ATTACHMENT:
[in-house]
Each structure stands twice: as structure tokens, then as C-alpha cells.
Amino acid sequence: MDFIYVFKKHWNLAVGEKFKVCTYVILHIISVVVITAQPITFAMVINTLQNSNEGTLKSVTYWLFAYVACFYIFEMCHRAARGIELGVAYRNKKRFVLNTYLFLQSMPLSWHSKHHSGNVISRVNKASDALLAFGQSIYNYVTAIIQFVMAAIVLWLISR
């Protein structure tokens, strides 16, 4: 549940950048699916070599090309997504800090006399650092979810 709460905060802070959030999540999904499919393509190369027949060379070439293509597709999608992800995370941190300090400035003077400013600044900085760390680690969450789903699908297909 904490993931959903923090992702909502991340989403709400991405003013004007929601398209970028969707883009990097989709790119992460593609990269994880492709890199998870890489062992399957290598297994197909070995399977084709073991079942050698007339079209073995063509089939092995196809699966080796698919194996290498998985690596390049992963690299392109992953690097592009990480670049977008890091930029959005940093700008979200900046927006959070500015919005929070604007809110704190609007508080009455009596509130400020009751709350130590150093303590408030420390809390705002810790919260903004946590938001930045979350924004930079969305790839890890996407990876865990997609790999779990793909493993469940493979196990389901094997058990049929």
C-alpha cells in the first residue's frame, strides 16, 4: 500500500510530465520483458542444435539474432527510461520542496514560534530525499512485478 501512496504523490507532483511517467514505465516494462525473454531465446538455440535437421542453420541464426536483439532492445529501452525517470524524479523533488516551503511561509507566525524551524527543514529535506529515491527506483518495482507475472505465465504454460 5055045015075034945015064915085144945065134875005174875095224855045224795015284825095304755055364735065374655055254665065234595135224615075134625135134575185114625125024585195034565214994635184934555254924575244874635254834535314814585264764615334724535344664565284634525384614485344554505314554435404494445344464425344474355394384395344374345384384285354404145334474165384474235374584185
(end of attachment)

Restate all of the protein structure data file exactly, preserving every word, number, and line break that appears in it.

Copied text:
[in-house]
Each structure stands twice: as structure tokens, then as C-alpha cells.
Amino acid sequence: MDFIYVFKKHWNLAVGEKFKVCTYVILHIISVVVITAQPITFAMVINTLQNSNEGTLKSVTYWLFAYVACFYIFEMCHRAARGIELGVAYRNKKRFVLNTYLFLQSMPLSWHSKHHSGNVISRVNKASDALLAFGQSIYNYVTAIIQFVMAAIVLWLISR
């Protein structure tokens, strides 16, 4: 549940950048699916070599090309997504800090006399650092979810 709460905060802070959030999540999904499919393509190369027949060379070439293509597709999608992800995370941190300090400035003077400013600044900085760390680690969450789903699908297909 904490993931959903923090992702909502991340989403709400991405003013004007929601398209970028969707883009990097989709790119992460593609990269994880492709890199998870890489062992399957290598297994197909070995399977084709073991079942050698007339079209073995063509089939092995196809699966080796698919194996290498998985690596390049992963690299392109992953690097592009990480670049977008890091930029959005940093700008979200900046927006959070500015919005929070604007809110704190609007508080009455009596509130400020009751709350130590150093303590408030420390809390705002810790919260903004946590938001930045979350924004930079969305790839890890996407990876865990997609790999779990793909493993469940493979196990389901094997058990049929």
C-alpha cells in the first residue's frame, strides 16, 4: 500500500510530465520483458542444435539474432527510461520542496514560534530525499512485478 501512496504523490507532483511517467514505465516494462525473454531465446538455440535437421542453420541464426536483439532492445529501452525517470524524479523533488516551503511561509507566525524551524527543514529535506529515491527506483518495482507475472505465465504454460 5055045015075034945015064915085144945065134875005174875095224855045224795015284825095304755055364735065374655055254665065234595135224615075134625135134575185114625125024585195034565214994635184934555254924575244874635254834535314814585264764615334724535344664565284634525384614485344554505314554435404494445344464425344474355394384395344374345384384285354404145334474165384474235374584185